“Babywearing”…The African Trend That Made The Runways


African Mother

International “Babywearing” Week will be celebrated from the 4-10th of October this year. “Babywearing” or “backing babies” in Nigeria is the oldest form of baby care in Africa. It is the act of carrying a baby in a sling or any other form of material. It has been practiced in Africa for centuries. My grandma and mother did it. It’s common to see women carrying babies on their backs as they sing lullabies to them. Majority of western-oriented pictures of African mothers are of women carrying their babies on their backs. Babywearing is ubiquitous in Africa, although some wealthy and urban African women shun the practice. It is usually left for nannies and the less-rich. The rich people who do it at all, keep it within the confines of their homes.

A few years ago, on a train with my toddler son, I saw a Nigerian lady carrying a toddler on her back. He was held securely with an African fabric. The child looked so smug as he glanced with pity at my son (strapped in a pushchair). I felt a pang of nostalgia because that it was a sight I had not seen for a long time. Prams and pushchairs are commonly used in England. My son kept staring from the child to me, to which he got the “don’t even think about it” glares in return.

In recent years, babywearing has become the trend amongst celebrities and urban mums. It is now fashionable to ‘wear’ babies. Many designers have came up with different designs of slings, and major shops stock them. Babywearing is so ‘in’, that a whole week is annually dedicated to it!

This is why…

Dr. William Sears, a pediatrician, passionate about parenting, came up with the concept of “attachment parenting”. He advocated that babywearing has many benefits for both baby and mother. They include: increasing mother-baby bonding; and more success at breastfeeding. Mothers oxytocin (hormone needed for breast milk production ) levels are increased with physical contact with baby. Babywearing allows babies easy transportation. It is convenient for parents because they can multitask whilst caring for their babies. The rhythms of walking and heartbeat are soothing. It reduces the risk of plagiocephaly (flat head syndrome) caused by extended time sleeping on the back. It reduces the risk of Sudden Infant Death Syndrome, partly because the baby’s breath will be in sync with the breath of the person carrying him/her. Front or side facing methods of babywearing improves interaction between mother and baby, which stimulates brain development (Ask Dr Sears; BellyBelly)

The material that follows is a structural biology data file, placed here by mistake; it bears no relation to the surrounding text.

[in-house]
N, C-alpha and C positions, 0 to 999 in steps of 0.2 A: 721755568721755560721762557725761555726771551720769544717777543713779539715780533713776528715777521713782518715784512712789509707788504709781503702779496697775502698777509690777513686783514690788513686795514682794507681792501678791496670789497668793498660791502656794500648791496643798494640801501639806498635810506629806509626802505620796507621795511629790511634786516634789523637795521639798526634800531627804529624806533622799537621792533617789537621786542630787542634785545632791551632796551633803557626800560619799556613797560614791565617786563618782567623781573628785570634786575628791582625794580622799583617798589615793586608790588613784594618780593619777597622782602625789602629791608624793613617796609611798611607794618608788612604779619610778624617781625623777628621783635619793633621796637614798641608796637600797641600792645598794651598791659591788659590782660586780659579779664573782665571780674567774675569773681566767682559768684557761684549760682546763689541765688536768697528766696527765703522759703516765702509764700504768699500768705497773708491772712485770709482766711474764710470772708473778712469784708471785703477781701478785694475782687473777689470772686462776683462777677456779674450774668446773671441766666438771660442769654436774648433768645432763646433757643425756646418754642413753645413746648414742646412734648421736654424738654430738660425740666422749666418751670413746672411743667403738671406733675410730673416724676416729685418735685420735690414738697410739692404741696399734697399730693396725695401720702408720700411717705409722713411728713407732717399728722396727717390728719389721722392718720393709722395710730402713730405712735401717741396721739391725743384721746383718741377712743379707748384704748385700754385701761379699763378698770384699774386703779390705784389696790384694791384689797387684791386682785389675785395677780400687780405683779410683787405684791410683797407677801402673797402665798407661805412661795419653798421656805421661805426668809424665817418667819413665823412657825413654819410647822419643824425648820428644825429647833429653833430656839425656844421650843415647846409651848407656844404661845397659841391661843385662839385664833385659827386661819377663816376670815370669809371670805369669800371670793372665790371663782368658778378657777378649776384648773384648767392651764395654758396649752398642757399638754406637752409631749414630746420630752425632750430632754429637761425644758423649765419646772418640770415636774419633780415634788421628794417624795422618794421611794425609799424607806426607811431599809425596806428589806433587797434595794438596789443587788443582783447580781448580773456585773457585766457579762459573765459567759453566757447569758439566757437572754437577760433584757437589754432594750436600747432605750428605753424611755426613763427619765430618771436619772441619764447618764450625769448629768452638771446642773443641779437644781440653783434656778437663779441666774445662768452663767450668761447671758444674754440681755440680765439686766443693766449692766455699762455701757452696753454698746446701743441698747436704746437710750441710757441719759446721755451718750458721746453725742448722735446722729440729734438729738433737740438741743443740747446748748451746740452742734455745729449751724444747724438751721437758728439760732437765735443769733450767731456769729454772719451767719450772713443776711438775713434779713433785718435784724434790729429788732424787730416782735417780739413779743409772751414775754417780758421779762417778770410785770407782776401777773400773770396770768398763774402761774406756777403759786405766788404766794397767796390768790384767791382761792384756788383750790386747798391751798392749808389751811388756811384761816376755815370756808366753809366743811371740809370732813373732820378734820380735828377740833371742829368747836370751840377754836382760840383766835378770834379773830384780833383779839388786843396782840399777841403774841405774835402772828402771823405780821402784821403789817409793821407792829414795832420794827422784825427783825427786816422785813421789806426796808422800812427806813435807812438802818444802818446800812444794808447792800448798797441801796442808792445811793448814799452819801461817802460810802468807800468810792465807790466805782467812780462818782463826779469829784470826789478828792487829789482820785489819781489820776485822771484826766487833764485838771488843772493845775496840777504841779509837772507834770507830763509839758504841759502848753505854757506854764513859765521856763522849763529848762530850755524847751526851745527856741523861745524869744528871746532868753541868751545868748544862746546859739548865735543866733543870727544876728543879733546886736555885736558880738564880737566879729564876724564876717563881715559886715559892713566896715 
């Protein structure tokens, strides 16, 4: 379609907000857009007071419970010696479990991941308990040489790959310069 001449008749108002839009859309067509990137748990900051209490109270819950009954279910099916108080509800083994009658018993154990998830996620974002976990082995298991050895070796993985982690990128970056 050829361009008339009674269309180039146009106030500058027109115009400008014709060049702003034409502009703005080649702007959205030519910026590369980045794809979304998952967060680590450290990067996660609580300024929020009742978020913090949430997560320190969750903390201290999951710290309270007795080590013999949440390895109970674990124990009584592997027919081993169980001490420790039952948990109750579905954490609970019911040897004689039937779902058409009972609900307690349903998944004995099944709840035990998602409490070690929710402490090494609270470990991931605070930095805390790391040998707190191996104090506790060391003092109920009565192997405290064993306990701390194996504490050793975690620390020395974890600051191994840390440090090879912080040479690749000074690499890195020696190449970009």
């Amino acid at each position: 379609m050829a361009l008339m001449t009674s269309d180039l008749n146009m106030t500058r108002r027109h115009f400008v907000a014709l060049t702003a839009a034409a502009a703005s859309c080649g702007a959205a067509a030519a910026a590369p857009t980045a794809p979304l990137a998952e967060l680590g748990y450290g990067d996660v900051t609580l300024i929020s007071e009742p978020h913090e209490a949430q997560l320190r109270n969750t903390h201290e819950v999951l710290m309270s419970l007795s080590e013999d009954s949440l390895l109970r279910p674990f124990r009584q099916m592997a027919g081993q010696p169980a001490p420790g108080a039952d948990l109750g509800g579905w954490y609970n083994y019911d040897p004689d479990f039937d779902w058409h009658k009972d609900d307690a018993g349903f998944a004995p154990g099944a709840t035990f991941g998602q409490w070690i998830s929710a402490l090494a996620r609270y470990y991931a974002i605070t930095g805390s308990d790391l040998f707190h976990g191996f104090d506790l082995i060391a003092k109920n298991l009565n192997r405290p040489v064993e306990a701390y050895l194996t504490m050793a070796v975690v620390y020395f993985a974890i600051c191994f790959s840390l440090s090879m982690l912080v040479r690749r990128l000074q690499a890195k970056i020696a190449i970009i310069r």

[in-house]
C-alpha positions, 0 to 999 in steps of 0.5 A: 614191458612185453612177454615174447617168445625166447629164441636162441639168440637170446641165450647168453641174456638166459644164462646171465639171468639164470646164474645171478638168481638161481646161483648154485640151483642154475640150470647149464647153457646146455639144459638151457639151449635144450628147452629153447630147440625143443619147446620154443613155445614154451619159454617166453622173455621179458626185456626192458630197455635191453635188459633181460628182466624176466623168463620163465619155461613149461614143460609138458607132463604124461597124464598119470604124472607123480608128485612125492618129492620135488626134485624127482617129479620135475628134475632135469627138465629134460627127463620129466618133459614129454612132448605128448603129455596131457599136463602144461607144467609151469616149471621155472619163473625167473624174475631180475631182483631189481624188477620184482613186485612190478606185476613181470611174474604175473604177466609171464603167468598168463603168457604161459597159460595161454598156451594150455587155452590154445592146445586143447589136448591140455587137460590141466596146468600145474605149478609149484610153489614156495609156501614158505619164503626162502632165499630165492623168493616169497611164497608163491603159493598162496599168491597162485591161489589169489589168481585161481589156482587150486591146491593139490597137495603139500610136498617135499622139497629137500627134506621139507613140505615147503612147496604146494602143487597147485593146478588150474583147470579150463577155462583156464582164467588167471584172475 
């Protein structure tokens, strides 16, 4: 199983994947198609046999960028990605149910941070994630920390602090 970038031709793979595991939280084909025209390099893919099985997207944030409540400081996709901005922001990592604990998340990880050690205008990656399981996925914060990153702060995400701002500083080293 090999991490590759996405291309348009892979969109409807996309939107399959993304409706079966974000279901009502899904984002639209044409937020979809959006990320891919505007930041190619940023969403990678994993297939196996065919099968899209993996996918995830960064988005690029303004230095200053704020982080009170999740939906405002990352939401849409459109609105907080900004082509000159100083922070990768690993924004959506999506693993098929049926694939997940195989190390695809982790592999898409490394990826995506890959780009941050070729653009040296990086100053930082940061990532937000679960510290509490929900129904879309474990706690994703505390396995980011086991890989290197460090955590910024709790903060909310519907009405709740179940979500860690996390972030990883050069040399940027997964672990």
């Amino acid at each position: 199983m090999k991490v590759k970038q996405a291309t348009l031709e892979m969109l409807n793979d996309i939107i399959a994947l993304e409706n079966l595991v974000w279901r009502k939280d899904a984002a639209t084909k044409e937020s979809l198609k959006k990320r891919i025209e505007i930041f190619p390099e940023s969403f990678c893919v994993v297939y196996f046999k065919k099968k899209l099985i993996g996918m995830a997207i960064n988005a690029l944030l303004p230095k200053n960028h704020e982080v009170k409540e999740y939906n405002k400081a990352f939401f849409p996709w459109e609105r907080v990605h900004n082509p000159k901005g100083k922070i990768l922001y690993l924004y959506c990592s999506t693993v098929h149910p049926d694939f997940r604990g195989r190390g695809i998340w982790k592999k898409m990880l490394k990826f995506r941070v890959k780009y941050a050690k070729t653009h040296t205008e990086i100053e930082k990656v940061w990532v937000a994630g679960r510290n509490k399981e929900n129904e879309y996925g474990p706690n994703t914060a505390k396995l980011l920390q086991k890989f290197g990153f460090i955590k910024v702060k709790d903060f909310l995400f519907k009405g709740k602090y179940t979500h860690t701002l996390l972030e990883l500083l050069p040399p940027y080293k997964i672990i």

My take on it…

If I knew then what I know now, I would have practiced babywearing. The benefits are numerous. There couldn’t be a better fashion trend than the one which includes your beloved baby. Attachment is everything. It’s worth noting that, babywearing has been associated with hip dysplasia (clicky hips – occurs when an infant’s ball and socket hip joint fails to develop fully and doesn’t fit snugly together (NCT). When buying slings, research the different types and adhere to the safety rules.
Images courtesy of Google Images

3 thoughts

  1. Hmmmn. Quite educative. Especially the multi task bit. Carrying your baby and being able to do other stuff. Thx Nola.

  2. I loved Baby Bjorn, the front facing one, practical especially for newborns in the winter months. I think the more we learn about the world around us with open mind, the easier it is to explore and chose what fits our needs.

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